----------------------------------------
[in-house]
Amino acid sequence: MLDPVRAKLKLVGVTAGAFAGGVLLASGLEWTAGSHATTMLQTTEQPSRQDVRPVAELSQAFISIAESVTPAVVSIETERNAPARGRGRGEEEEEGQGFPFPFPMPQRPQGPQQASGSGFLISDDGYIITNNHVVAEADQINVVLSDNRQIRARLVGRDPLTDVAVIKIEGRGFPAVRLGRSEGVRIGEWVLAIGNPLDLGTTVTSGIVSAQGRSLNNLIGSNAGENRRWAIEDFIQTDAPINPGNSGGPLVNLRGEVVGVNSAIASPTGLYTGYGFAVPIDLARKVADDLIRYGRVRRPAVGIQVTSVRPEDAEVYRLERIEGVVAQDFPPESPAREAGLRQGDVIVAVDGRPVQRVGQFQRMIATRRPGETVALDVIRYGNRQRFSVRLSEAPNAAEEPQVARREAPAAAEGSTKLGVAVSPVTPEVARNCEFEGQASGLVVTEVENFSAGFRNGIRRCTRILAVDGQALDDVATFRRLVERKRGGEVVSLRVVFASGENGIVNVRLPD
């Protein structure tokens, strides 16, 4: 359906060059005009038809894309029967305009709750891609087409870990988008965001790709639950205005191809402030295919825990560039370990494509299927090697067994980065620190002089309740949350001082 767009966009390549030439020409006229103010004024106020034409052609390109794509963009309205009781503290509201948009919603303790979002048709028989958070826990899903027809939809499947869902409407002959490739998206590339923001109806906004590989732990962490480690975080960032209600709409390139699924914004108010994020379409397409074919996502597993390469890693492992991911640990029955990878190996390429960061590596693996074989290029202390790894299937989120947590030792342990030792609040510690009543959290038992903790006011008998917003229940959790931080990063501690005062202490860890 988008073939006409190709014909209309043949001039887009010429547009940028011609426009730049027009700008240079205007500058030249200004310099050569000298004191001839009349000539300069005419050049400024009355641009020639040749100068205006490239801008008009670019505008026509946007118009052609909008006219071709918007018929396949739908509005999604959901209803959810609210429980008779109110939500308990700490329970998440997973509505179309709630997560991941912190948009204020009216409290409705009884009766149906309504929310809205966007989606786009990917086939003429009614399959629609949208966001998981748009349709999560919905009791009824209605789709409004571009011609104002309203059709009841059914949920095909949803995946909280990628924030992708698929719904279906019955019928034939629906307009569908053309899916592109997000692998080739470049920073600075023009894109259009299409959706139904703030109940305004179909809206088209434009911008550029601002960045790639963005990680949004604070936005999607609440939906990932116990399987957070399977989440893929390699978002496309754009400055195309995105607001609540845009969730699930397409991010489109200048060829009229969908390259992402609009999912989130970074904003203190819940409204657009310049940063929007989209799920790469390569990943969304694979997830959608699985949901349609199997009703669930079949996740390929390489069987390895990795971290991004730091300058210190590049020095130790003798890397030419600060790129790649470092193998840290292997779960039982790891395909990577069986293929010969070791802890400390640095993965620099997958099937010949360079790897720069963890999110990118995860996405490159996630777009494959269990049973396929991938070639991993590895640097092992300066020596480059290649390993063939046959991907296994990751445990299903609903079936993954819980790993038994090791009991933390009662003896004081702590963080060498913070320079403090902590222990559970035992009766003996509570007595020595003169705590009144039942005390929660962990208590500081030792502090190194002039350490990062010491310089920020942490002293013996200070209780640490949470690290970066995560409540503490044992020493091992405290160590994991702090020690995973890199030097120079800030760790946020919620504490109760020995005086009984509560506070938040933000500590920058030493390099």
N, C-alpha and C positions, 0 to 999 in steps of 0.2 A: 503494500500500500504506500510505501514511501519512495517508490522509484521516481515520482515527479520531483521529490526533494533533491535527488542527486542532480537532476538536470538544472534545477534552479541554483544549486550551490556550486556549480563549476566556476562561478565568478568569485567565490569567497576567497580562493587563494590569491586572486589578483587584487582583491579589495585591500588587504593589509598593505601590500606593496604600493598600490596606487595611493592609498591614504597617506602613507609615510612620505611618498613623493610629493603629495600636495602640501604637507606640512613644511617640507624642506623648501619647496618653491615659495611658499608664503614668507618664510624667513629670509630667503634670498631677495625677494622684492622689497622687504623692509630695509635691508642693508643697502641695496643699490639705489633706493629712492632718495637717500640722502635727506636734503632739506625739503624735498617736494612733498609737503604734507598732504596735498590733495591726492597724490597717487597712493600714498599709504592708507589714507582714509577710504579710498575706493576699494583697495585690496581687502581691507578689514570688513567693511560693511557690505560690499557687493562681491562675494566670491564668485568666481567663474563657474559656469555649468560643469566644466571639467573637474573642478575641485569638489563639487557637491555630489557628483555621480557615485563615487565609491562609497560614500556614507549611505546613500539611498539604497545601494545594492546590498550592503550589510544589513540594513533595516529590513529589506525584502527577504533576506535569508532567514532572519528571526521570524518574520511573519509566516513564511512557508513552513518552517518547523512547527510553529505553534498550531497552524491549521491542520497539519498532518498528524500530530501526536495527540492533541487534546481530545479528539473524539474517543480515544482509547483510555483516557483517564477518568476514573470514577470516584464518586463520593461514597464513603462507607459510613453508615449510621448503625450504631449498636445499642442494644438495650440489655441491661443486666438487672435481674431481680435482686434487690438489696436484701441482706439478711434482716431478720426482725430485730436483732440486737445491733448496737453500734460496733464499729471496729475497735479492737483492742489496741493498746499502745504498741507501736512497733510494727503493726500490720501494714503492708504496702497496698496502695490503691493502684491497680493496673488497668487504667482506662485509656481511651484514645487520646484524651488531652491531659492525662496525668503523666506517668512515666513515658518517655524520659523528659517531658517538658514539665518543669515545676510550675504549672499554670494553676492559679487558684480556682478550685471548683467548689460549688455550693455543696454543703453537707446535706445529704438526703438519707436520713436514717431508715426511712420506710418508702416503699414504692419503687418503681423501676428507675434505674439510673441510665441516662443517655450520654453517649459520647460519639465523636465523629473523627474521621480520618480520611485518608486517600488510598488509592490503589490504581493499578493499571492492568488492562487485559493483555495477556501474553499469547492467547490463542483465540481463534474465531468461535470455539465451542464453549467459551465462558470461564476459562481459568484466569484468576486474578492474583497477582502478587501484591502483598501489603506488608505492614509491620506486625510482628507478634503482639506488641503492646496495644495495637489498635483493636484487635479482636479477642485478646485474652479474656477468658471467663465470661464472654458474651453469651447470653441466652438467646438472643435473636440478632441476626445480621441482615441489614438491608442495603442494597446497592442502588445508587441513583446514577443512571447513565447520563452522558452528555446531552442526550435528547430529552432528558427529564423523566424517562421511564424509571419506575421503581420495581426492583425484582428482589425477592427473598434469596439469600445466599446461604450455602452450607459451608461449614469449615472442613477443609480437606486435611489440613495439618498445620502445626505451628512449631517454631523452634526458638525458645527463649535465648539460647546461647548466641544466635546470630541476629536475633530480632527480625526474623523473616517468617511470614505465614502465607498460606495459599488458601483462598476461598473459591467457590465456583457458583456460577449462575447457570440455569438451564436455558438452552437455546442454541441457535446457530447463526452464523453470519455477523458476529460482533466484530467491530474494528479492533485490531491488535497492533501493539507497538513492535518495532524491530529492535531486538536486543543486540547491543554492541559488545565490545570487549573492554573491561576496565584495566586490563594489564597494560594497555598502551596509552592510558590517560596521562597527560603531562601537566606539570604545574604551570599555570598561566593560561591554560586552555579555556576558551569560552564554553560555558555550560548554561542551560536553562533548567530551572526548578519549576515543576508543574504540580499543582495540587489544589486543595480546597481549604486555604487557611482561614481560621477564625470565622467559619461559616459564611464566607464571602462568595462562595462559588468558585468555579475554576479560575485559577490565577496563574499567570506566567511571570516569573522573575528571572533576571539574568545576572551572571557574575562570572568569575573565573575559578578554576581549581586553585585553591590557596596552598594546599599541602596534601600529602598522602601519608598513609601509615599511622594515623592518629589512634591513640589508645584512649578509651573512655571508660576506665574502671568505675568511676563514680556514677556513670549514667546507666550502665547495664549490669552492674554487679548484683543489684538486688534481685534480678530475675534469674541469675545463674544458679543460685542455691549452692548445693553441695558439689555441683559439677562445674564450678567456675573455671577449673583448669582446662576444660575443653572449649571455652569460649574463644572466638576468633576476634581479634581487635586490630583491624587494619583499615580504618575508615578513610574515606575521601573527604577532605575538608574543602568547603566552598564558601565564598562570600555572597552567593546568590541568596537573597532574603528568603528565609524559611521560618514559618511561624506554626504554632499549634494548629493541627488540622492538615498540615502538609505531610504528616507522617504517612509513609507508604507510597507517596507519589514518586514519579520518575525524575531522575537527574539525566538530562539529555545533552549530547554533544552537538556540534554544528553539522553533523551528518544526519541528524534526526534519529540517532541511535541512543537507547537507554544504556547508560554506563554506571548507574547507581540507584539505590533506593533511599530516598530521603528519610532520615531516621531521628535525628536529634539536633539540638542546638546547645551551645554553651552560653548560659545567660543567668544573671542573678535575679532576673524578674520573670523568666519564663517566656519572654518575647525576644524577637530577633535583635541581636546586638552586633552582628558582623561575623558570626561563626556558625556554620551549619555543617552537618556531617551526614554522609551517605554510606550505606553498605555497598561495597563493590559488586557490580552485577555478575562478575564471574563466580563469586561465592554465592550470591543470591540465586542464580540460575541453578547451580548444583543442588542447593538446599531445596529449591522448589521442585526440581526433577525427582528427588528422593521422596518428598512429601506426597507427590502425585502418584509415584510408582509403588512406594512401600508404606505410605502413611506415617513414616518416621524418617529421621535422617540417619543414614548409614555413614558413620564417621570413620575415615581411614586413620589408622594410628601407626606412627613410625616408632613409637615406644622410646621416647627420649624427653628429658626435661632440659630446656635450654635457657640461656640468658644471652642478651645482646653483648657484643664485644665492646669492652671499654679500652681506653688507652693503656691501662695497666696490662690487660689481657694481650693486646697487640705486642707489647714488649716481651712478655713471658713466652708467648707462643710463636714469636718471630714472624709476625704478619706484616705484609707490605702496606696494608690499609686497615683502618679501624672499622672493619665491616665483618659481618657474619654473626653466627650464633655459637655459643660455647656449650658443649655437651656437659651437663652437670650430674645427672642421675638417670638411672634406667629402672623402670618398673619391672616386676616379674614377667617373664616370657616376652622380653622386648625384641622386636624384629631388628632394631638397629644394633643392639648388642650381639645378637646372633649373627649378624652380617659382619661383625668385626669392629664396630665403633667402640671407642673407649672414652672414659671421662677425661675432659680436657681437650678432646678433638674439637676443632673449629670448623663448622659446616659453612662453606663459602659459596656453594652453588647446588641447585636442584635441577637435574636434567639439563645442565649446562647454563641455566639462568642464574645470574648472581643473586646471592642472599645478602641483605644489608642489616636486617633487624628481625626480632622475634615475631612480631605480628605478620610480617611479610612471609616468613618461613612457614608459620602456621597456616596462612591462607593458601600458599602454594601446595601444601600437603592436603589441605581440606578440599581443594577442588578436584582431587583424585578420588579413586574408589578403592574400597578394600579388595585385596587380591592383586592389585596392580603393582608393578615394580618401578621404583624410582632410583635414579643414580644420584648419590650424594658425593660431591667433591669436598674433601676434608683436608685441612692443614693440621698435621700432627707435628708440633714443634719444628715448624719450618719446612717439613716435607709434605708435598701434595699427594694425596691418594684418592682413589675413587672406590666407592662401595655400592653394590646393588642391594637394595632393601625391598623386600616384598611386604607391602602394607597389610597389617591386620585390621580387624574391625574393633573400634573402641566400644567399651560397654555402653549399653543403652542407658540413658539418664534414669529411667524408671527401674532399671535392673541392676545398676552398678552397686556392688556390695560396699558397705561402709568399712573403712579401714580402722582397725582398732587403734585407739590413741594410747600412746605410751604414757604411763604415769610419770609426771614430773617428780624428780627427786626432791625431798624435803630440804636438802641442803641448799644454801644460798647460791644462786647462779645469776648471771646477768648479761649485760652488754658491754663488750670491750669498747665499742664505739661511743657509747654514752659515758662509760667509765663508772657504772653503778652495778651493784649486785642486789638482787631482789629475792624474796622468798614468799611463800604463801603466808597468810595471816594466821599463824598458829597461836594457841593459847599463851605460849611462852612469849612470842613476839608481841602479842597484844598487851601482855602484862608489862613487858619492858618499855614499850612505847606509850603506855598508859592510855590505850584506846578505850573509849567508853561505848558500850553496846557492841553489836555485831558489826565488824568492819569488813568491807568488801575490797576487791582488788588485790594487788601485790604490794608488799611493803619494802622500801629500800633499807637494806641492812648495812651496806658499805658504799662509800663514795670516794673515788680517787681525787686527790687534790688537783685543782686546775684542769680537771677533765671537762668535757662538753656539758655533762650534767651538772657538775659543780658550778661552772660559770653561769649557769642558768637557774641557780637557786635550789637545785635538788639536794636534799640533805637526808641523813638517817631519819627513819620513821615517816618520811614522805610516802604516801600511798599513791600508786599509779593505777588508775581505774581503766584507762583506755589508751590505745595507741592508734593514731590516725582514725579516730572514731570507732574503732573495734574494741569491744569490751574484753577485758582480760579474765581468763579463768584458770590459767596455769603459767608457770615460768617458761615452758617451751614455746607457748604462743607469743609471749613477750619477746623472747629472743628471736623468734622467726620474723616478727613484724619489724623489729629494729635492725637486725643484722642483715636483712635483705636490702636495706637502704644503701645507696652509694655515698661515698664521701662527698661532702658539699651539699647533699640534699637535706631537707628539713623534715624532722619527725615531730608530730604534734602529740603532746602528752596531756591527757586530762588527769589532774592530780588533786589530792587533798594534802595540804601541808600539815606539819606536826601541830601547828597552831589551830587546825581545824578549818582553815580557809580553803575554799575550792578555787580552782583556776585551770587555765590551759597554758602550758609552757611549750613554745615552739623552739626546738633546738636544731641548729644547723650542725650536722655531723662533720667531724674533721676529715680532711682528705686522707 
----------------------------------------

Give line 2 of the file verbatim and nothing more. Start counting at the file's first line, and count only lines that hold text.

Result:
Amino acid sequence: MLDPVRAKLKLVGVTAGAFAGGVLLASGLEWTAGSHATTMLQTTEQPSRQDVRPVAELSQAFISIAESVTPAVVSIETERNAPARGRGRGEEEEEGQGFPFPFPMPQRPQGPQQASGSGFLISDDGYIITNNHVVAEADQINVVLSDNRQIRARLVGRDPLTDVAVIKIEGRGFPAVRLGRSEGVRIGEWVLAIGNPLDLGTTVTSGIVSAQGRSLNNLIGSNAGENRRWAIEDFIQTDAPINPGNSGGPLVNLRGEVVGVNSAIASPTGLYTGYGFAVPIDLARKVADDLIRYGRVRRPAVGIQVTSVRPEDAEVYRLERIEGVVAQDFPPESPAREAGLRQGDVIVAVDGRPVQRVGQFQRMIATRRPGETVALDVIRYGNRQRFSVRLSEAPNAAEEPQVARREAPAAAEGSTKLGVAVSPVTPEVARNCEFEGQASGLVVTEVENFSAGFRNGIRRCTRILAVDGQALDDVATFRRLVERKRGGEVVSLRVVFASGENGIVNVRLPD